Those who have shared the basketball court with De’Aaron Fox every day for the past nine months weren’t surprised by what happened here Friday night.
They know what usually transpires when UK’s lightning-quick freshman point guard gets going. And those teammates who were asked about Fox on Saturday — less than 24 hours after his 39-point performance in an 86-75 NCAA Tournament victory over UCLA — say they’ve never shared the floor with anyone quite that fast.
“People really don’t notice how fast he is until they watch him in person,” said senior Dominique Hawkins. “His speed is what makes him an excellent ballplayer. He gets to the rim with ease just because of it.”
That’s the Fox who UCLA saw Friday night, and that’s the Fox who rolled through the SEC Tournament a couple weeks ago, scoring 66 points over three games — shooting better than 50 percent from the field in all of those games — and earning tournament MVP honors.
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That’s not the Fox who Kentucky had toward the end of the regular season.
The trouble started in the first half of UK’s home victory over South Carolina on Jan. 21, when Fox rolled his ankle driving through the lane and had to leave the game. He watched the second half from the bench with a protective boot, and — although he returned to the starting lineup in the next game three days later — he didn’t look quite the same.
Going into that victory over South Carolina, Fox was averaging 16.7 points, 5.0 rebounds and 6.3 assists per game. He played in the next two — including a 10-point, two-assist performance in a loss to Kansas — then he sat out a game against Georgia with an illness. He returned for the Cats’ lopsided loss at Florida — again, not quite looking like his normal, explosive self — turned in a series of uneven performances after that, and then he sat out another game, UK’s home win over Florida on Feb. 25, with a knee injury.
In the four weeks since, he’s been pretty much unstoppable.
“Things are just clicking at the right time,” Fox said. “I’m making pull-ups. I’m making tough shots — floater’s going in. I’m reading the pick-and-roll well. My energy has picked up defensively. And when we’re playing defense, our offense is clicking like that.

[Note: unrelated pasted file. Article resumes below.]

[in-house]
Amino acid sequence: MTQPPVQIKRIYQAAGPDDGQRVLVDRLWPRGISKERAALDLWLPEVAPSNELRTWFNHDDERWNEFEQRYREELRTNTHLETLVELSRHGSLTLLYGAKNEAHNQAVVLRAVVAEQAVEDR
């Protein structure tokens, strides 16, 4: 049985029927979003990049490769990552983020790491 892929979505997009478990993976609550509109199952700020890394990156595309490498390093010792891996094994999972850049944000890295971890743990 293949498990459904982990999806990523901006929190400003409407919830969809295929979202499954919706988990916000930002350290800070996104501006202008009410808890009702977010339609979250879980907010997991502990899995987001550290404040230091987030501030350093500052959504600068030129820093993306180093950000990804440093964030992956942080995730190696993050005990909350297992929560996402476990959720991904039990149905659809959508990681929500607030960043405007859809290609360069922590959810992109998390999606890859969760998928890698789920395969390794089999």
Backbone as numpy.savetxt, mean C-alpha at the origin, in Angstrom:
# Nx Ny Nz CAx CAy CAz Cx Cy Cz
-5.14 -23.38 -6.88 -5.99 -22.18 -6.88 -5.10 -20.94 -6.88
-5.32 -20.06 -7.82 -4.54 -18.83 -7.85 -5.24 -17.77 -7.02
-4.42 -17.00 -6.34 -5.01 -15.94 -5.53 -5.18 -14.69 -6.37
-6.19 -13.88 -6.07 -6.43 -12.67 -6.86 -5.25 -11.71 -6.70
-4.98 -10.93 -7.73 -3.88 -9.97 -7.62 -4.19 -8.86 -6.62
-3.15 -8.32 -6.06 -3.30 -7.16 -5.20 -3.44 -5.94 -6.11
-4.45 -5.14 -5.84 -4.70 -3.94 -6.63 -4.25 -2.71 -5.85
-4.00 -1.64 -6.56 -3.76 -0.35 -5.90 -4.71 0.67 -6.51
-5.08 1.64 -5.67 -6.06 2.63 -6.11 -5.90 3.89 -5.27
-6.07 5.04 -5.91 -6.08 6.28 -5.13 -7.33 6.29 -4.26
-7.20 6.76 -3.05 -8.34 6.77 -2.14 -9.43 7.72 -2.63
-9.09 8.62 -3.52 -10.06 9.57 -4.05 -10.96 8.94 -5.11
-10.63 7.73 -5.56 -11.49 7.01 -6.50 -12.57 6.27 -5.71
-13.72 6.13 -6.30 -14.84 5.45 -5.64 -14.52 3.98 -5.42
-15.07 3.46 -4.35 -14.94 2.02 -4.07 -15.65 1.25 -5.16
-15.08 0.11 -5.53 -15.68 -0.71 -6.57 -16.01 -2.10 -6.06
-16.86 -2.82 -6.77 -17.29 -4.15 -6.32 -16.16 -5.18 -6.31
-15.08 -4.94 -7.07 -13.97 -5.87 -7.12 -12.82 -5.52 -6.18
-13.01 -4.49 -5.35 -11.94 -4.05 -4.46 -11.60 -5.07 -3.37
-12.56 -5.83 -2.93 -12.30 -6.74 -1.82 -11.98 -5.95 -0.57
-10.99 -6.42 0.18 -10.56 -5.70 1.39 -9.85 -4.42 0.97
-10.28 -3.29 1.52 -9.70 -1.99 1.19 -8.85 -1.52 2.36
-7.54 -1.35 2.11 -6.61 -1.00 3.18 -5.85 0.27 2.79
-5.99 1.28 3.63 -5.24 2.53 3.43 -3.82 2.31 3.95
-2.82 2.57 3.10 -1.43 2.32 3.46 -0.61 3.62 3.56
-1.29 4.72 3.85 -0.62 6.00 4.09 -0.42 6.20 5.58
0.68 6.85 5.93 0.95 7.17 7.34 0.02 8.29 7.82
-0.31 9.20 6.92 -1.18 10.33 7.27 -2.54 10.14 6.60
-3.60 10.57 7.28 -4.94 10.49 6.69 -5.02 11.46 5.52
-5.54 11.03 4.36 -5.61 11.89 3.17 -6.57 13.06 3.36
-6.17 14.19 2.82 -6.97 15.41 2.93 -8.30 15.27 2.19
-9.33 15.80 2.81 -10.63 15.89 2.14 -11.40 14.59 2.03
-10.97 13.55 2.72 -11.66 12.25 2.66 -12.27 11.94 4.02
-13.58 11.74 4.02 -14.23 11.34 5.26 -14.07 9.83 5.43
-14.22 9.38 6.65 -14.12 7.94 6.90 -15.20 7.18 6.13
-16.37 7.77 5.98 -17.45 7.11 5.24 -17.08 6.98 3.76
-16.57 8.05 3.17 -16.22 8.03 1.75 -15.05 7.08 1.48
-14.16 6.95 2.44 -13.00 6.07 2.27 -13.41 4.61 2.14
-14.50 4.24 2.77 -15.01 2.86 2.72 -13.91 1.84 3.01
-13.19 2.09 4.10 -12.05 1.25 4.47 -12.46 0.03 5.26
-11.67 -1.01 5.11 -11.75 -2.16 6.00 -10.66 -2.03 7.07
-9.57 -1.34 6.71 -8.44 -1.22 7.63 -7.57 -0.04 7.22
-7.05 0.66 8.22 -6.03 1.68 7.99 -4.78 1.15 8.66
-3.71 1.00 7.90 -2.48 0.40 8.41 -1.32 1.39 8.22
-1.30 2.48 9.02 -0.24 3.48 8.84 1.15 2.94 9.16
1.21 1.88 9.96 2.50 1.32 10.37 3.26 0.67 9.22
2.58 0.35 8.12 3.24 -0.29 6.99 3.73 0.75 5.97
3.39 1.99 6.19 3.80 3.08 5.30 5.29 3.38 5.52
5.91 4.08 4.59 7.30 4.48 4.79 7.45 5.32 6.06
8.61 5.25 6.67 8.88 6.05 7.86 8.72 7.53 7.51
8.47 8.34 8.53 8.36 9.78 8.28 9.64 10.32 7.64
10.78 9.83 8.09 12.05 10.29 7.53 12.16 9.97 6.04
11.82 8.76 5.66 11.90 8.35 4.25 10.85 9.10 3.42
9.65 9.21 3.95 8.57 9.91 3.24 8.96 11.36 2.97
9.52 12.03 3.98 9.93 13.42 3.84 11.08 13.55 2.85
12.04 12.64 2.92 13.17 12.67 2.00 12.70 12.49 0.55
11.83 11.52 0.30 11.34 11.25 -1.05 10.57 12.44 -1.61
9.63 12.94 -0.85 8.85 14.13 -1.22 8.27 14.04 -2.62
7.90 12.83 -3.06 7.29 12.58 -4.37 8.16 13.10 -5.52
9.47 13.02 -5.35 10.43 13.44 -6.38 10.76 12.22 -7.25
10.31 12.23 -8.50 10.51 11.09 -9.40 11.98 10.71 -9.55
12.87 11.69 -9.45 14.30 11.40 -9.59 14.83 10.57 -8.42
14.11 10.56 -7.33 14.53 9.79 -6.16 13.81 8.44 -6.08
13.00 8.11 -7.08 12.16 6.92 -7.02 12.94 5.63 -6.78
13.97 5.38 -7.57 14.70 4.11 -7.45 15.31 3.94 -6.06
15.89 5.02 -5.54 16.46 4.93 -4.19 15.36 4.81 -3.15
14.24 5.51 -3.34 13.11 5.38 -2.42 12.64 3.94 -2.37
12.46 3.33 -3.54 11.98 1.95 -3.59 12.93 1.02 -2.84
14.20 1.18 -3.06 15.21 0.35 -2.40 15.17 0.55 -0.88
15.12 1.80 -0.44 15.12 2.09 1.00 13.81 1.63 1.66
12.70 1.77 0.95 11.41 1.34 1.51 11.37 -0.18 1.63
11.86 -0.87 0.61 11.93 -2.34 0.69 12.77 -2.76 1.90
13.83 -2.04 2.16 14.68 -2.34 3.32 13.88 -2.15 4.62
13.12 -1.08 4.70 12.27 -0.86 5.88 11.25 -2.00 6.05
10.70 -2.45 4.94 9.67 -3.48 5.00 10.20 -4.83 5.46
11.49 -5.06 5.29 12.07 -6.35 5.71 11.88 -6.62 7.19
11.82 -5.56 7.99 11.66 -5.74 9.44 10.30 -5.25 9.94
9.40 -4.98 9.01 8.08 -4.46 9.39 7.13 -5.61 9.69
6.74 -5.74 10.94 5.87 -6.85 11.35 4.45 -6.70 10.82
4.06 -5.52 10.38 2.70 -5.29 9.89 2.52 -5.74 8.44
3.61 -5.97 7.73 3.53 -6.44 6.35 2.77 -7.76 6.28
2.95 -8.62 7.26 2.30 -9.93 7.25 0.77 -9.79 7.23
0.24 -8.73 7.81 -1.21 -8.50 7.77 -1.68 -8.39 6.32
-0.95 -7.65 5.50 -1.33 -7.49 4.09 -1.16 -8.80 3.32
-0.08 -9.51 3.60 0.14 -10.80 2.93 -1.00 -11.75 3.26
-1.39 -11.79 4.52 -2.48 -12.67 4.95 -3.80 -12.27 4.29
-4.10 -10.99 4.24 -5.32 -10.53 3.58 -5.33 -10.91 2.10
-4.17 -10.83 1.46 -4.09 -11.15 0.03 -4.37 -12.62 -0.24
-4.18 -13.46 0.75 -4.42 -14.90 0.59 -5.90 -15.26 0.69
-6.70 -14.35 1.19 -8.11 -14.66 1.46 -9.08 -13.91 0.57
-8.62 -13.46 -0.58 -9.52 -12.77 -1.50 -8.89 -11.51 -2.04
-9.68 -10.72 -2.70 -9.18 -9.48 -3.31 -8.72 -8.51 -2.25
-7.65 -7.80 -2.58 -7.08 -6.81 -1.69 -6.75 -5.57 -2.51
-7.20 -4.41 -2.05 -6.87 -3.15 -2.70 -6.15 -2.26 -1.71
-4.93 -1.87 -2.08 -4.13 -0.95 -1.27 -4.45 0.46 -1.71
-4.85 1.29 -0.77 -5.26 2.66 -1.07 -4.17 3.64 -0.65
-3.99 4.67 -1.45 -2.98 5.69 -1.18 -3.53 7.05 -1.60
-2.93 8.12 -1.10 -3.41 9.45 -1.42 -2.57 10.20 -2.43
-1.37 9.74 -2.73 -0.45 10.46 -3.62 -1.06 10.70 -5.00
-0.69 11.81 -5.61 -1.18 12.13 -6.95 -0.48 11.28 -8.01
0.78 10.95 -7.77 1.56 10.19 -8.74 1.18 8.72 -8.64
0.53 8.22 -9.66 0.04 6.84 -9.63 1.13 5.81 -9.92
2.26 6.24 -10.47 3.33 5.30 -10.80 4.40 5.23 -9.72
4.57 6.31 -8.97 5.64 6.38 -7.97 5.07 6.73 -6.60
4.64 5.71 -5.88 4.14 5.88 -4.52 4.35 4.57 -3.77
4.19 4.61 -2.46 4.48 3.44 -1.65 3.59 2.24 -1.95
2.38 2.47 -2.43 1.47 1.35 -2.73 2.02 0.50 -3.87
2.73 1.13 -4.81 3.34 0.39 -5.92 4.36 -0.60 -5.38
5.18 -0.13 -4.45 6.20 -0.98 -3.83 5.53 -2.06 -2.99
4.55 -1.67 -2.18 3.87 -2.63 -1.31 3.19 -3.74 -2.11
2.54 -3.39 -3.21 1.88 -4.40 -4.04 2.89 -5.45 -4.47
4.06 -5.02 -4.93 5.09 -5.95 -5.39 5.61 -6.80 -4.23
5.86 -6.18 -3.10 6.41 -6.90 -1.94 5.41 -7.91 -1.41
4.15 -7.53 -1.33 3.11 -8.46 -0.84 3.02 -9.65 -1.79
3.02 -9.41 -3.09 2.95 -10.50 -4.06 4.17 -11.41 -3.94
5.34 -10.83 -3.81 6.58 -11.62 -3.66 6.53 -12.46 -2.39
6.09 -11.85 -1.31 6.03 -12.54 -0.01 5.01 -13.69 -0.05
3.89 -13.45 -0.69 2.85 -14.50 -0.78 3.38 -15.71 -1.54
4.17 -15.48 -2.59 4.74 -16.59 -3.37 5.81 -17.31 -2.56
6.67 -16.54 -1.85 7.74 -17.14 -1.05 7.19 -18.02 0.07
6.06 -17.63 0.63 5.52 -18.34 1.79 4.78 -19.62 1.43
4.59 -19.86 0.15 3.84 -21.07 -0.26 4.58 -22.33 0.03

“It’s a process. I didn’t try to rush anything when I was struggling. I just tried to make the little plays, do the smaller things.”
Now he’s doing the bigger things, the game-changing things, the things that extend a team’s season this time of year.
For all that will be made of Malik Monk’s 47-point game in December against North Carolina leading up to Sunday evening’s rematch between these two teams, Fox might be the Cat who the Tar Heels should be most worried about.
When he has been healthy, he has been the one to make this UK team go.
When his mid-range jumper is on target — as it was Friday night against UCLA — defenders have to play him close. When defenders play him close, he often blows right by them.
“When his shots are falling for him, it’s hard to contain him,” Hawkins said.
On Friday night, Derek Willis talked about the first time he played on the same court as Fox last summer, right away noticing how “stupid fast” his new teammate would be. Hawkins said Saturday that John Wall is the only player he’s ever seen in person who’s faster than Fox.
Five-star freshman Hamidou Diallo is the newest addition to this UK team. He joined the Wildcats in January and has been practicing against Fox every day for the past two months. Diallo is 6-5 with a 6-11 wingspan and elite athleticism, but — like pretty much everyone else — it’s a challenge for him to stay in front of Fox.
“You just have to try your hardest,” Diallo said.
When Fox is on — as he was Friday night — is anyone’s “hardest” good enough? Diallo just smiled at that question.
“There’s really nothing you can do if he’s on like that,” he said, shaking his head a little. “He’s unguardable when he gets heated up like that.”
De’Aaron Fox in the postseason